Autonomous Shipping: Will It Help UK Ports’ Congestion Problem?
With over 120 commercial ports handling more than 500 million tonnes of freight every year, the UK ports industry is the second largest in Europe, according to Maritime UK.
The impending exit of the UK from the European Union (EU) in March 2019, however, could lead to severe congestion in UK ports, especially in the south-eastern corner where 20 per cent of freight to and from Britain passes through.
As a temporary answer to this problem, the British government signed a £100 million deal with ferry companies to help relieve the pressure on UK ports.
Earlier in 2018, though, the UK Government’s Department for Business, Energy and Industrial Strategy awarded £1 million to the Maritime Coastguard Agency (MCA) and the Department for Transportation (DfT). The million-pound fund is meant to boost the autonomous shipping industry in the UK.
While the main objective of autonomous shipping is to achieve a safer and greener maritime sector, this technology may also answer the congestion problem in the UK, not just in ports, but also on roads and highways.
In May of 2018, the International Marine Organisation (IMO) agreed on the definition of autonomous ships, also called maritime autonomous surface ships (MASS). The IMO defines MASS as ships which, to varying degrees, can operate independently of human interaction.
Industry experts say that MASS will be of benefit to coastal and short sea shipping, as these vessels can carry containers over the short distances that trucks usually cover. This means that these autonomous ships could ease the congestion on highways and roads by reducing the need for freight vehicles.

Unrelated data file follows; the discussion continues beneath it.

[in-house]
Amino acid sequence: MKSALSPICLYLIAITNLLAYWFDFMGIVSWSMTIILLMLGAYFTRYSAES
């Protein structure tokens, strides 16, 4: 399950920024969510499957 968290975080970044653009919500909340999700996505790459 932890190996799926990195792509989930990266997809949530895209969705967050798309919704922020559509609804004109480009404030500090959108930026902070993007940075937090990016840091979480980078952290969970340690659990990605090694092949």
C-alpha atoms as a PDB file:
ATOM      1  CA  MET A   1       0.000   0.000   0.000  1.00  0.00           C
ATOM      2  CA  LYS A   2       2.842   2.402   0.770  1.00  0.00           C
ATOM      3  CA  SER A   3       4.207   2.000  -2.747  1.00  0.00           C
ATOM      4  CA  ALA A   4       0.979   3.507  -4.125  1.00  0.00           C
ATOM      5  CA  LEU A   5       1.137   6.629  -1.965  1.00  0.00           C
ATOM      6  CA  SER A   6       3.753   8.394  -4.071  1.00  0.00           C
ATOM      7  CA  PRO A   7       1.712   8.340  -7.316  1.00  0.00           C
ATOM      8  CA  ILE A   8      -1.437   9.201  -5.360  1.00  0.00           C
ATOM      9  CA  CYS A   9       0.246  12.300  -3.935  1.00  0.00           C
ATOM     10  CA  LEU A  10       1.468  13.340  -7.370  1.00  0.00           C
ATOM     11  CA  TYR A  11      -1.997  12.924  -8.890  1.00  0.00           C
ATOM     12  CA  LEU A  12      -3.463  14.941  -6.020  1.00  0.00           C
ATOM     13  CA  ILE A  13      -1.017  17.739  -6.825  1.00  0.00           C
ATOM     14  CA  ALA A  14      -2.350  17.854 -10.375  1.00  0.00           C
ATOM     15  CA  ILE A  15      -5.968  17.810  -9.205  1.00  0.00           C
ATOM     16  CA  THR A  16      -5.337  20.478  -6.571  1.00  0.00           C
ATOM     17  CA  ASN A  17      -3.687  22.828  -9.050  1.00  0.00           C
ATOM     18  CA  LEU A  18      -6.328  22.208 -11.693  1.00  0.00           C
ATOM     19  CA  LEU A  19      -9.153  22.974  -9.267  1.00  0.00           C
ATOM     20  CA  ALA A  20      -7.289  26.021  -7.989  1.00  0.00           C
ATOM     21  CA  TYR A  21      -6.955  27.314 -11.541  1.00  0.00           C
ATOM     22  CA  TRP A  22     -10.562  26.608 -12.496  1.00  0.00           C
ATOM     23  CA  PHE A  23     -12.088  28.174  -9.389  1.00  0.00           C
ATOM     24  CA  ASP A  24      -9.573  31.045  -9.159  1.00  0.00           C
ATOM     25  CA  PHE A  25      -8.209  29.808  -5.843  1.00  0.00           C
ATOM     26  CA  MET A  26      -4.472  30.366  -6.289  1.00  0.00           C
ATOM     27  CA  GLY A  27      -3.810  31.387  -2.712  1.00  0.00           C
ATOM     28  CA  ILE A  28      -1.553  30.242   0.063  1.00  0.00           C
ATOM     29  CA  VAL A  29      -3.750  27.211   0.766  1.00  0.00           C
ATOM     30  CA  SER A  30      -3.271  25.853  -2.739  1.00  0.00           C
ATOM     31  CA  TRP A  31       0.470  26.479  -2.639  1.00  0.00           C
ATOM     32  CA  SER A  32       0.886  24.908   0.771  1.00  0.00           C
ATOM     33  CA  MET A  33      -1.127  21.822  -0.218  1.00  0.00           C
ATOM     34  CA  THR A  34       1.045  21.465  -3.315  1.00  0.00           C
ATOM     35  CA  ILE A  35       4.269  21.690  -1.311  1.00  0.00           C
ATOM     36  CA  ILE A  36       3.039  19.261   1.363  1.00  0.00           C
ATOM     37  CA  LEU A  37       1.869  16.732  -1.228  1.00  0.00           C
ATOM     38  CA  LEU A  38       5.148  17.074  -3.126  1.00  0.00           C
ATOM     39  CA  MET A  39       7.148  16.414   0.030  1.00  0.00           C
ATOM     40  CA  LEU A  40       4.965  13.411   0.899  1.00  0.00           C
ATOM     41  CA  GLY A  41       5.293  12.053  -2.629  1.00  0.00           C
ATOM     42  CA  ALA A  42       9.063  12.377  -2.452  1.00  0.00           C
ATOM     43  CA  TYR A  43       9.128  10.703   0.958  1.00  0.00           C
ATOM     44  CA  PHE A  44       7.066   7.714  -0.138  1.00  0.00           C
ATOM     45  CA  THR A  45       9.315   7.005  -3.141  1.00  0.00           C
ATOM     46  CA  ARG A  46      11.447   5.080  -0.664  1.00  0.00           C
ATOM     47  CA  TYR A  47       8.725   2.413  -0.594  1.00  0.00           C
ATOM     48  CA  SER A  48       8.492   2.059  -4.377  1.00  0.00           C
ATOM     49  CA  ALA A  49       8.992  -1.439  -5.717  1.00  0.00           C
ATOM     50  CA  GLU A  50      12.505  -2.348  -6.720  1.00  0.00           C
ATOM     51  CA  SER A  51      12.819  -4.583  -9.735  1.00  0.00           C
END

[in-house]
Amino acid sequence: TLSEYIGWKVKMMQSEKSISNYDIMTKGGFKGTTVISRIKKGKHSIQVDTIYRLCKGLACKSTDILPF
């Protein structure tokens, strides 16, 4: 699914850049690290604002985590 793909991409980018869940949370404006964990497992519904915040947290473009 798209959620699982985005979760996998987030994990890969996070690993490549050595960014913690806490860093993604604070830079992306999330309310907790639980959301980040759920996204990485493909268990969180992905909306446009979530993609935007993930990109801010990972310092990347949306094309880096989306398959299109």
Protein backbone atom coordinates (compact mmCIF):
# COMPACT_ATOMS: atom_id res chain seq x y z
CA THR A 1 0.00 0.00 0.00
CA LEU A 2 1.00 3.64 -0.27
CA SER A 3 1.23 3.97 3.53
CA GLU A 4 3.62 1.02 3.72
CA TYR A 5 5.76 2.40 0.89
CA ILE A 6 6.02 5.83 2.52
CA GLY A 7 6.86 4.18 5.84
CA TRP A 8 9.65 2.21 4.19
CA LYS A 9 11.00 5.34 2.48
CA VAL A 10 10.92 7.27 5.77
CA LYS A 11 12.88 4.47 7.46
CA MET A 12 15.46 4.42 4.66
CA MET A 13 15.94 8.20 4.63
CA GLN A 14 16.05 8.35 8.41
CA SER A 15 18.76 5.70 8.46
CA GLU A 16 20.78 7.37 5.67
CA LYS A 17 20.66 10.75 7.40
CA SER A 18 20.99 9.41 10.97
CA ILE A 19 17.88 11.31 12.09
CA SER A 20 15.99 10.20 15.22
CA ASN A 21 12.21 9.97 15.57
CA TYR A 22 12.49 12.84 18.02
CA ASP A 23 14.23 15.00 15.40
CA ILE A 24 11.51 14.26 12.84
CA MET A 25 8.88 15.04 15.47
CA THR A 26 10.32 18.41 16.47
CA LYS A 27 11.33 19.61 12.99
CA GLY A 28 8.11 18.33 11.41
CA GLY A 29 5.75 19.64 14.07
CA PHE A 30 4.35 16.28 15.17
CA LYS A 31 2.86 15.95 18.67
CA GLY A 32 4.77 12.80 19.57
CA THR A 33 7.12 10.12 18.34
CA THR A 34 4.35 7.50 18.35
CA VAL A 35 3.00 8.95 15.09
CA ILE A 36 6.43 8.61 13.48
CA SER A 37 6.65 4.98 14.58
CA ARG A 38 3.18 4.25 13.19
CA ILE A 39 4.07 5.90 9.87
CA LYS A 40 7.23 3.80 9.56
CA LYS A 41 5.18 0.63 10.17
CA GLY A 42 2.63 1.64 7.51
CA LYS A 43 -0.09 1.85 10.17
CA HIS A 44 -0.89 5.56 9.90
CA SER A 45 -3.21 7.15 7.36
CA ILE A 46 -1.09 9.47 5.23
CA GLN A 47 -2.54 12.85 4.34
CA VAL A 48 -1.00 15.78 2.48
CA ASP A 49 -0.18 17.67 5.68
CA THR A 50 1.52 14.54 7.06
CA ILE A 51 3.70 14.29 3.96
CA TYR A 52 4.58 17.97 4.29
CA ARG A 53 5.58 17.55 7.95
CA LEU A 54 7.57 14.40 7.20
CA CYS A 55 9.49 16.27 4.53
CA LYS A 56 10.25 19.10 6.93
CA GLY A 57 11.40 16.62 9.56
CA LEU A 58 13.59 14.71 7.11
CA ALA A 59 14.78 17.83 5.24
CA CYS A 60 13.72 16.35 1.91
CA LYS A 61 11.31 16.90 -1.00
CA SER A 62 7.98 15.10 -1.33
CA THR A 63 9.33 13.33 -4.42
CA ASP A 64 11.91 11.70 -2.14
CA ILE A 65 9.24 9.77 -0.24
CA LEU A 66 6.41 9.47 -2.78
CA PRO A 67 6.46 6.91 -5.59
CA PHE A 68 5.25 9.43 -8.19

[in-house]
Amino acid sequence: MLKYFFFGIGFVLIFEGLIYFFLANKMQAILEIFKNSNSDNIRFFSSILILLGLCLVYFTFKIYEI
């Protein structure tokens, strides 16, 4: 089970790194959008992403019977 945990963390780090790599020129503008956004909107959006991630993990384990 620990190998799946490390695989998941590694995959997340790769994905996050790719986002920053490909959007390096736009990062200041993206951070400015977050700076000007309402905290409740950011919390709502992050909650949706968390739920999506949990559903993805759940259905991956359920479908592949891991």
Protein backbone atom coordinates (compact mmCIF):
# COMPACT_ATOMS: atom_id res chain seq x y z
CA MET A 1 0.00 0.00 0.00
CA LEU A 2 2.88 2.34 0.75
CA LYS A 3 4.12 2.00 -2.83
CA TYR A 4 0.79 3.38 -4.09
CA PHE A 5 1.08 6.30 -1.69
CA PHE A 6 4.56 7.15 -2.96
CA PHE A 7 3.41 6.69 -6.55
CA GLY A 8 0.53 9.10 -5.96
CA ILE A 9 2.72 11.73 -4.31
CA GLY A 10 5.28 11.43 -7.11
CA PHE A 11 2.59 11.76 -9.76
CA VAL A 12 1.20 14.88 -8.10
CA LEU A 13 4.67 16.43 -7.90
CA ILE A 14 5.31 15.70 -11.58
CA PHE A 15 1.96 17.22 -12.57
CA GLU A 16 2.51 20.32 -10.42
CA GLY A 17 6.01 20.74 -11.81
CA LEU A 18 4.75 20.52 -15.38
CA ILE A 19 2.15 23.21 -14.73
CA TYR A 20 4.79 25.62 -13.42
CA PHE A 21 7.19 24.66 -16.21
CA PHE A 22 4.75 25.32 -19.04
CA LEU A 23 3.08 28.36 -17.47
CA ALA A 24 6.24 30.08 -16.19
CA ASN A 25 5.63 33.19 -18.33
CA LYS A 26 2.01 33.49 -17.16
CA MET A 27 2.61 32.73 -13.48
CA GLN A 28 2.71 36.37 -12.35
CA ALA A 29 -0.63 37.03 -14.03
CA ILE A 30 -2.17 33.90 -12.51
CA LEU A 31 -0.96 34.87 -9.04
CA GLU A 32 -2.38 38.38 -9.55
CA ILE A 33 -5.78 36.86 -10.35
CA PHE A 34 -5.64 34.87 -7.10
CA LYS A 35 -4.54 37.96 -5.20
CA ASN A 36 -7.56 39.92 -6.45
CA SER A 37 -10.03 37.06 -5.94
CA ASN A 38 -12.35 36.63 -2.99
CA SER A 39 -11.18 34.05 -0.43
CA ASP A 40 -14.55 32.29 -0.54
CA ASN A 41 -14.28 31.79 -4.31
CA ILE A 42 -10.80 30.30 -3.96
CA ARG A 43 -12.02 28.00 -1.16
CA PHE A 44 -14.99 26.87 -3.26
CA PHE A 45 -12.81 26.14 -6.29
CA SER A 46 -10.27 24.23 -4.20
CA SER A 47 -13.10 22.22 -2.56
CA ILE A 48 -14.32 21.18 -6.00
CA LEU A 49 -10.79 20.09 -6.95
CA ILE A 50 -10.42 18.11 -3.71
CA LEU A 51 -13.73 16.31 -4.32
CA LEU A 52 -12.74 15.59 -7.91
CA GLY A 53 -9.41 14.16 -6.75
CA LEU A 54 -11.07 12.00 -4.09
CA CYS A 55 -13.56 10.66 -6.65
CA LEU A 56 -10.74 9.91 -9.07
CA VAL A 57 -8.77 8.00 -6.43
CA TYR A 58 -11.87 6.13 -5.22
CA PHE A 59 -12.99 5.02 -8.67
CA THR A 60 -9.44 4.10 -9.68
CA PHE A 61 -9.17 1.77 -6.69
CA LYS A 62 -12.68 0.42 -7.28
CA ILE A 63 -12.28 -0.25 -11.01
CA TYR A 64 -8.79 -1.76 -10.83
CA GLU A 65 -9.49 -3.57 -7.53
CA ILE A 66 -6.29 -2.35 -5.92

Because there’s no need for a full crew, autonomous ships can also come to and from the ports easier and faster. If autonomous shipping becomes the norm, congestion at ports could also lighten, on account of fewer empty containers and people clogging the area.
Preparing the Ports
The sheer number of ships at UK ports might make it difficult for unmanned or autonomous vessels to manoeuvre. Autonomous ships may also spell steering problems for regular freight vessels and may result in grounding. According to The MECO Group, the unexpected delay and losses whilst operating ships may result in trade disruption.
One innovation that may be helpful with the navigation and mooring problem is automated magnetic berthing. This technology allows ships to dock without using ropes or shoreline personnel. The magnetic berthing system also shortens vessels’ bunker time and frees up any crew to handle cargo operations.
These safety and regulatory concerns over autonomous ships are what IMO regulations want to address. At the Maritime Safety Committee (MSC) meeting in London last May 2018, IMO Secretary-General Kitack Lim said that there needs to be a balance between adapting new technologies and the efficiency of shipping while “keeping in mind the role of the human element and the need to maintain safe navigation, further reducing the number of marine casualties and incidents.”
Autonomous ships could be a common feature in ports, not just around the UK, but across the globe. With this innovation comes many challenges and subtleties that experts need to iron out, but the efficiency and relief that autonomous ships can bring to ports may be well worth the challenges.